Amazing new Cowpat Golf Targeting Device (Patent pending)

The world’s first official CGTD installation

SOMETIMES the very best inventions in the world come completely by chance … a lightbulb moment that changes the existing paradigm in an instant.

Like Dr Alexander Fleming’s discovery of penicillin, the development of the very first Amazing new Cowpat Golf Targeting Device (Patent pending) (CGTD) came entirely out of the blue.

The story of how the CGTD was initially conceived and constructed is almost as amazing as the golf training aid product itself.

It all came about shortly after I had acquired a new 56 degree wedge (Cleveland CBX).

It’s a very attractive looking wedge and while it looked great leaning against a wall or sitting in my golf bag alongside my other clubs, I soon realised if it was actually going to be of any benefit to humanity overall I needed to learn how to operate it.

To that end I grabbed half a dozen golf balls and took the wedge outside. The problem was, outside at that time happened to be the centre of a 5,000 acre cattle property where I was staying for a few weeks.

I found a half decent section of turf, dropped the golf balls to the ground, and hit half a dozen maybe 40 metre chip/pitch shots – just to feel the balls on the face of the club. (It does say “Feel Balancing Technology” on the back of the Cleveland wedge)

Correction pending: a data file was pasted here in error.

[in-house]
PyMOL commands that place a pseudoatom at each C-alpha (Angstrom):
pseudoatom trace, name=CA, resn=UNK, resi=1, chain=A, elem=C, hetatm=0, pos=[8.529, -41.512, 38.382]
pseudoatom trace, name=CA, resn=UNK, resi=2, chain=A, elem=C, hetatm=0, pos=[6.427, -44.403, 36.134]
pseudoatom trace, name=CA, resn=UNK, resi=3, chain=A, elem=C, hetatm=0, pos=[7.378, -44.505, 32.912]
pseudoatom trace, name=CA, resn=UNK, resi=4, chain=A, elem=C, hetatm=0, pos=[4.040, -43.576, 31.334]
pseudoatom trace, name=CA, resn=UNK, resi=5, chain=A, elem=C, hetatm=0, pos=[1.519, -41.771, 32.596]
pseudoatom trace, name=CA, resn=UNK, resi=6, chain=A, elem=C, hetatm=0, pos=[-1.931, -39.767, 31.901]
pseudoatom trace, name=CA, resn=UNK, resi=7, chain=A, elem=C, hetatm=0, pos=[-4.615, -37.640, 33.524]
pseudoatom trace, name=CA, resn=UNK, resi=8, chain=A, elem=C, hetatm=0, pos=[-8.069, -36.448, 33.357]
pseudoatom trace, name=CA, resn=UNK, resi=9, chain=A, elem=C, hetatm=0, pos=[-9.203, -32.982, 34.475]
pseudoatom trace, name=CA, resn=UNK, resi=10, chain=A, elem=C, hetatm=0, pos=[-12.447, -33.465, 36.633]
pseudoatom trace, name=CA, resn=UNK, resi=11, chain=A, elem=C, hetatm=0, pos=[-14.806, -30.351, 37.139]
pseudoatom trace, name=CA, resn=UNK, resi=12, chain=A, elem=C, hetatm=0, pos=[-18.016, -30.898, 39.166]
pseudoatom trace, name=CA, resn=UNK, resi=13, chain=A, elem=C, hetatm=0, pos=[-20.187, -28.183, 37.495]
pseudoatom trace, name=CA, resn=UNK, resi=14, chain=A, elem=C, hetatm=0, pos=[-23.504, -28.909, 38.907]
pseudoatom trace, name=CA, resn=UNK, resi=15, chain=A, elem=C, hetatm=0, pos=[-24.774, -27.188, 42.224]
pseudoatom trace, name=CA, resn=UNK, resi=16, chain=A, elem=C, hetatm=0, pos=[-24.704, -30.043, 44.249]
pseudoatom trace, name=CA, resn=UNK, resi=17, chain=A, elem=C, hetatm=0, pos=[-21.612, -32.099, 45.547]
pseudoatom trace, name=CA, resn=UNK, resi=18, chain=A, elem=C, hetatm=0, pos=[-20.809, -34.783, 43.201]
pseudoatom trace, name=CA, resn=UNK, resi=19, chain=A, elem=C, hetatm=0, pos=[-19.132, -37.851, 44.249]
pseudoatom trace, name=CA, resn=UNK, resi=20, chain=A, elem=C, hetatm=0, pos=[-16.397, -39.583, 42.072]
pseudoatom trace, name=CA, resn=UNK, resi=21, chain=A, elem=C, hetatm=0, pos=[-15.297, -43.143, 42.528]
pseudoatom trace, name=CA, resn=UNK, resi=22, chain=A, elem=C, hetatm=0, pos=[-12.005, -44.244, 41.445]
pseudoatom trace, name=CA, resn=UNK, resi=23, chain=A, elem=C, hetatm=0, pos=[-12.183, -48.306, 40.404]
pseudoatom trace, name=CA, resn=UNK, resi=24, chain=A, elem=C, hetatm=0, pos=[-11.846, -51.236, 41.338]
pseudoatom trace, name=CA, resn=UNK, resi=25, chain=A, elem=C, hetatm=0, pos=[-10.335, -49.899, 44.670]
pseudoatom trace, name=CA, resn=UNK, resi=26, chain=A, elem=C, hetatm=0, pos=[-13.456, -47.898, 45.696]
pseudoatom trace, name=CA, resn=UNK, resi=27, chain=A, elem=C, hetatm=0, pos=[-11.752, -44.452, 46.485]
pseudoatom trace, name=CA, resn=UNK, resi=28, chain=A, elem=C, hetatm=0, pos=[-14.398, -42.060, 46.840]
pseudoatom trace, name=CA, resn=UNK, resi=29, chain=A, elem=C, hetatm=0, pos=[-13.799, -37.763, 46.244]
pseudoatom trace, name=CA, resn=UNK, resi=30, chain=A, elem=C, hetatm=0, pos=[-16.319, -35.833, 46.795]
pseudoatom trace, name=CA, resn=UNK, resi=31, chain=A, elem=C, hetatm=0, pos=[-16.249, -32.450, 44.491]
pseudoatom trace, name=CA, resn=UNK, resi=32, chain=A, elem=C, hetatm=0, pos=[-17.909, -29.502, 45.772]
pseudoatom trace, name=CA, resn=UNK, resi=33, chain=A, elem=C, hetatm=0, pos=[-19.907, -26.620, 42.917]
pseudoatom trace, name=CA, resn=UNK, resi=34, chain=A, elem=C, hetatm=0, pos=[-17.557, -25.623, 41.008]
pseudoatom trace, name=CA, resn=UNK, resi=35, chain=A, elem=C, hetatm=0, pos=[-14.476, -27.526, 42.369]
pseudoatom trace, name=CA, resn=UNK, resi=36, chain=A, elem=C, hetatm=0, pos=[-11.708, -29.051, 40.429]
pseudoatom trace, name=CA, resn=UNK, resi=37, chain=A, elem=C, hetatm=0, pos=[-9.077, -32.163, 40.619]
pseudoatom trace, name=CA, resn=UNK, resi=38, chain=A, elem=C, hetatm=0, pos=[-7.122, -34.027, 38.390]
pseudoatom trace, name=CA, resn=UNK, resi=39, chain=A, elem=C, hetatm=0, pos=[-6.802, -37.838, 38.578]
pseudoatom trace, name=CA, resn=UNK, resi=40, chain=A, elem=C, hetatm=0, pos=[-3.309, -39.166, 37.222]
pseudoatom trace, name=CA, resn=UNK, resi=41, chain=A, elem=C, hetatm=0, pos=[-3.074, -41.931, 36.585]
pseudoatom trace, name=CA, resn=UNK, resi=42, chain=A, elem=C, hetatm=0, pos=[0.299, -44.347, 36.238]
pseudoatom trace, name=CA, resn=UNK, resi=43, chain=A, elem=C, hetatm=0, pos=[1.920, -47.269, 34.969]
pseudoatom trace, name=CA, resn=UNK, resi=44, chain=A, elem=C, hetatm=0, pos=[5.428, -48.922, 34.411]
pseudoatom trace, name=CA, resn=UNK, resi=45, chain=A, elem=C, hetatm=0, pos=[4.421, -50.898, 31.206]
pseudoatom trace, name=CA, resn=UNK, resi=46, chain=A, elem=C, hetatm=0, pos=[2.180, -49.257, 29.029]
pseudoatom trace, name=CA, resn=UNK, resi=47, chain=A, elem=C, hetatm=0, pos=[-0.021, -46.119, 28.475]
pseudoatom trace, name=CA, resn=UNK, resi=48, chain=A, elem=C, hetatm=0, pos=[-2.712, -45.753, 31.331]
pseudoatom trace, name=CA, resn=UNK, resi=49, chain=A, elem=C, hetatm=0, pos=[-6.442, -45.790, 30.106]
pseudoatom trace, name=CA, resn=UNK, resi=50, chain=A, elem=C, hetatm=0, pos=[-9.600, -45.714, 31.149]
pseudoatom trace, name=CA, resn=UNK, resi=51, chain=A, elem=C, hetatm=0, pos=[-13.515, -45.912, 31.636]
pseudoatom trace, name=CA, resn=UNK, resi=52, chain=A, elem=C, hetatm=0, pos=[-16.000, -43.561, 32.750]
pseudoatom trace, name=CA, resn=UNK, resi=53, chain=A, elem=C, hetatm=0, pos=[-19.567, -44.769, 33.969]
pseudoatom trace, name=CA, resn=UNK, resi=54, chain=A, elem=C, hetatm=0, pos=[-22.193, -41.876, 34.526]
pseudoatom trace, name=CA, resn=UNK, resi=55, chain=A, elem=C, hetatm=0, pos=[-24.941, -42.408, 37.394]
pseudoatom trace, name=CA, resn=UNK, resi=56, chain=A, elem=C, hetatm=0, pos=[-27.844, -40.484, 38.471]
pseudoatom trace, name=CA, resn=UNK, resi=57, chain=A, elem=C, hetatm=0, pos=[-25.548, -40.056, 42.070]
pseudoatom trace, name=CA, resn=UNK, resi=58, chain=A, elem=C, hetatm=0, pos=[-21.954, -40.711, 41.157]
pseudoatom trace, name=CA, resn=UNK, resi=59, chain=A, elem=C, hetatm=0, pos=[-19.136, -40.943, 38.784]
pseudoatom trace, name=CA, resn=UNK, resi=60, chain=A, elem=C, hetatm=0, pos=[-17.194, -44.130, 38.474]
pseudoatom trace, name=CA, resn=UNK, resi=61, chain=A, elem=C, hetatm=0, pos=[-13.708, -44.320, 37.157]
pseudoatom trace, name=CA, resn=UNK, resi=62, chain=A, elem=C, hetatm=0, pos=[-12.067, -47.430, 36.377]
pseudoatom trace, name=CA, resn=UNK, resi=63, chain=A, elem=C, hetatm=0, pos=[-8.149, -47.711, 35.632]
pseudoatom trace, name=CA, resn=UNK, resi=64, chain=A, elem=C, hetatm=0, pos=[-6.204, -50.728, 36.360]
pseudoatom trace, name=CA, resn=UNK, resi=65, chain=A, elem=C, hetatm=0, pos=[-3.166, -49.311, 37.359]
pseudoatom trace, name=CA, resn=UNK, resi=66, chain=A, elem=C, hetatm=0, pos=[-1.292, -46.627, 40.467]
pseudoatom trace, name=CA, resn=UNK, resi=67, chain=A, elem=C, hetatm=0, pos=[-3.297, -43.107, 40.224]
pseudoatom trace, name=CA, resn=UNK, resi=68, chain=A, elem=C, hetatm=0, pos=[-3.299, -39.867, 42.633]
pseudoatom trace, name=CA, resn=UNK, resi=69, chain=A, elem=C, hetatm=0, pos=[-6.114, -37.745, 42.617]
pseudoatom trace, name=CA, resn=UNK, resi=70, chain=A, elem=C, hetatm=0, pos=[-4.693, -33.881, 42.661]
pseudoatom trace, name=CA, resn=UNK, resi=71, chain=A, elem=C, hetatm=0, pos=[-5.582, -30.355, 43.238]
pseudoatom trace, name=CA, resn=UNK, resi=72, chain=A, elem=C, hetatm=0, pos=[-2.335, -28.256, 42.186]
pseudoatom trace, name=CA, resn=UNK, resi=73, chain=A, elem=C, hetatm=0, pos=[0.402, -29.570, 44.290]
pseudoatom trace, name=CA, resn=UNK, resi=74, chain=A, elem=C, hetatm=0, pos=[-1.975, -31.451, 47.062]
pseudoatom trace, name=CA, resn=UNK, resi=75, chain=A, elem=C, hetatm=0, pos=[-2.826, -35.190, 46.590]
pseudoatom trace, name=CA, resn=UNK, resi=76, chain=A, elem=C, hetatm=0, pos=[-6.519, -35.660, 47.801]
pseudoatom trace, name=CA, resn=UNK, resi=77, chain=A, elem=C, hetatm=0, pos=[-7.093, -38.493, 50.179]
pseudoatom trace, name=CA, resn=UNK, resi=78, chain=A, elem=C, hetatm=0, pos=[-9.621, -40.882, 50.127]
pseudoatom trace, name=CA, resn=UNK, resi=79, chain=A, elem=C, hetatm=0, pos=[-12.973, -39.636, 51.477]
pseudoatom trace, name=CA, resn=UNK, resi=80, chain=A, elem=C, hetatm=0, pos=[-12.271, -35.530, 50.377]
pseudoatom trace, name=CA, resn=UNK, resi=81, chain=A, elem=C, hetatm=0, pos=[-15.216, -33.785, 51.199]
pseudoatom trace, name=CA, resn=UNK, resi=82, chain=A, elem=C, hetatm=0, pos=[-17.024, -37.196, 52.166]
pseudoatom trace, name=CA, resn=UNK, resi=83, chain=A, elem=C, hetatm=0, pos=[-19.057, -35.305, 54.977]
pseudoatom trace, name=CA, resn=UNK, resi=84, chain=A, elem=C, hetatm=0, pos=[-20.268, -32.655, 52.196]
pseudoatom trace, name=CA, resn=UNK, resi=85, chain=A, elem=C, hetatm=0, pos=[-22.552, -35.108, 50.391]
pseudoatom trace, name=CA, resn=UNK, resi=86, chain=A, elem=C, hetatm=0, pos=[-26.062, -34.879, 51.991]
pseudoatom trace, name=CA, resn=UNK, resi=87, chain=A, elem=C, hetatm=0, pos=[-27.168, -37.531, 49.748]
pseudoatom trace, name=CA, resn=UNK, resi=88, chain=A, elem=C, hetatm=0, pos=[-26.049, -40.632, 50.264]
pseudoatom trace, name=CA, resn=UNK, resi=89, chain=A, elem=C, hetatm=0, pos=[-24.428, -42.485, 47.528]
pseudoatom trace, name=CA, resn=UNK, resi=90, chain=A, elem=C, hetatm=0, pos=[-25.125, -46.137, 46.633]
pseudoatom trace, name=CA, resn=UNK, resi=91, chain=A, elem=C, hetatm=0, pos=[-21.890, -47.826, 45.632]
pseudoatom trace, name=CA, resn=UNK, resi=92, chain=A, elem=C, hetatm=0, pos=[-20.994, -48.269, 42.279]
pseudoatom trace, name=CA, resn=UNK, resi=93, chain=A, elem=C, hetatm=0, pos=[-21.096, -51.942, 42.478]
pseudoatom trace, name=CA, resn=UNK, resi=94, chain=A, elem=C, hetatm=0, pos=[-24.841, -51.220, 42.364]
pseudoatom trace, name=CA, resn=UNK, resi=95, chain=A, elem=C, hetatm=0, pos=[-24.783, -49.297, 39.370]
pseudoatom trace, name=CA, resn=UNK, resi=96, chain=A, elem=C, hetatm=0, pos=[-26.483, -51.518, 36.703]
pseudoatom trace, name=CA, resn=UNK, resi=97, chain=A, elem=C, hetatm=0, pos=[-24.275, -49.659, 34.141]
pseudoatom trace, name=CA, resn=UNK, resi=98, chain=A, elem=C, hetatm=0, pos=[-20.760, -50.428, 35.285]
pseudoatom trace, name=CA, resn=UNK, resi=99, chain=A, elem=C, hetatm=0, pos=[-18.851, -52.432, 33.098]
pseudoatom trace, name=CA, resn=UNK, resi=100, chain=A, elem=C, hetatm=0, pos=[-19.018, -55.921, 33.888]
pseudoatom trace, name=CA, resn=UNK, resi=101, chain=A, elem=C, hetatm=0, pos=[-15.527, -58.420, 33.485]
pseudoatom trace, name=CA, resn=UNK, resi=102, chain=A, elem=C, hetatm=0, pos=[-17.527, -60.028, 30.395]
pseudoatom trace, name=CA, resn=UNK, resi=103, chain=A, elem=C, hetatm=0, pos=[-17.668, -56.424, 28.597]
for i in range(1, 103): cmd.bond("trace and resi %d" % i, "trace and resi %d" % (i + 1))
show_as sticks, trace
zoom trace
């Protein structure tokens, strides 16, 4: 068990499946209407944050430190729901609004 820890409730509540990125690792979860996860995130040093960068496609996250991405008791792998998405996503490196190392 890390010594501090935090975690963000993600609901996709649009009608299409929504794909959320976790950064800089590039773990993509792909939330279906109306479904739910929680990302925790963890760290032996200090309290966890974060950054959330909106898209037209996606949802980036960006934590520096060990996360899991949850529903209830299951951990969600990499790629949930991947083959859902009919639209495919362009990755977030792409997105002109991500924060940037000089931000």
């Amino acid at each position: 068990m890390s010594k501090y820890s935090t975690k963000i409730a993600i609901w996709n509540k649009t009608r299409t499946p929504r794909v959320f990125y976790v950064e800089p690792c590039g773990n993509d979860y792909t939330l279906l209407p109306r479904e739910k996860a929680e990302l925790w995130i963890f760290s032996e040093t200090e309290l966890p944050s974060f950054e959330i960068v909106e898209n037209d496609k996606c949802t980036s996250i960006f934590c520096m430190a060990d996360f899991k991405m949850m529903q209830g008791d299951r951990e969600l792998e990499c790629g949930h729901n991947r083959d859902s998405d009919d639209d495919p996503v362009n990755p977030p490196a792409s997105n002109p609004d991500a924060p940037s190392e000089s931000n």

I went and retrieved the golf balls, dodging a few fresh cowpats on the way, and looking up to plot my next move I suddenly realised the full extent of the conundrum I was facing.

There I was with a golf club that would maybe fly a ball 80 metres or so if I hit it really well – and in any case the real point of the wedge is short range accuracy – and I was in the middle of 5,000 acre property. (“The property goes 10 kilometres that way,” I recalled the owner telling me)

Worse still, it was actually a landlocked property and even if I managed to shank a ball over the fence into the neighbouring farm, the place next door was 15,000 acres.

“There just seemed to be way too much room for error”

There just seemed to be way too much room for error.

But then I saw it. It was a stick. A rather nondescript looking stick just a foot and half long  … but it did have a bit of a point at one end.

It must have been the way Errol Flagstick (or whoever it was) felt when he first invented the golf flag.

I’ll stick that stick in the ground and it will give me something to aim at, I thought. Alas, the paddock ground proved far too unforgiving compared to the stick’s tensile strength.

Then I’ll stick that stick in that cowpat … and that will give me something to aim at, I decided, not fully realising in that instant the significance of my Thomas Edison lightbulb moment.

As luck would have it, the particular cowpat I chose, the one I considered to be in the perfect target location in relation to the rest of the 5,000 acres available, had been laid (technical term) probably three days earlier. That made it the perfect consistency to accept the insertion of the stick, hold it in place, and not crack or give way.

The fully cured and complete CGTD installation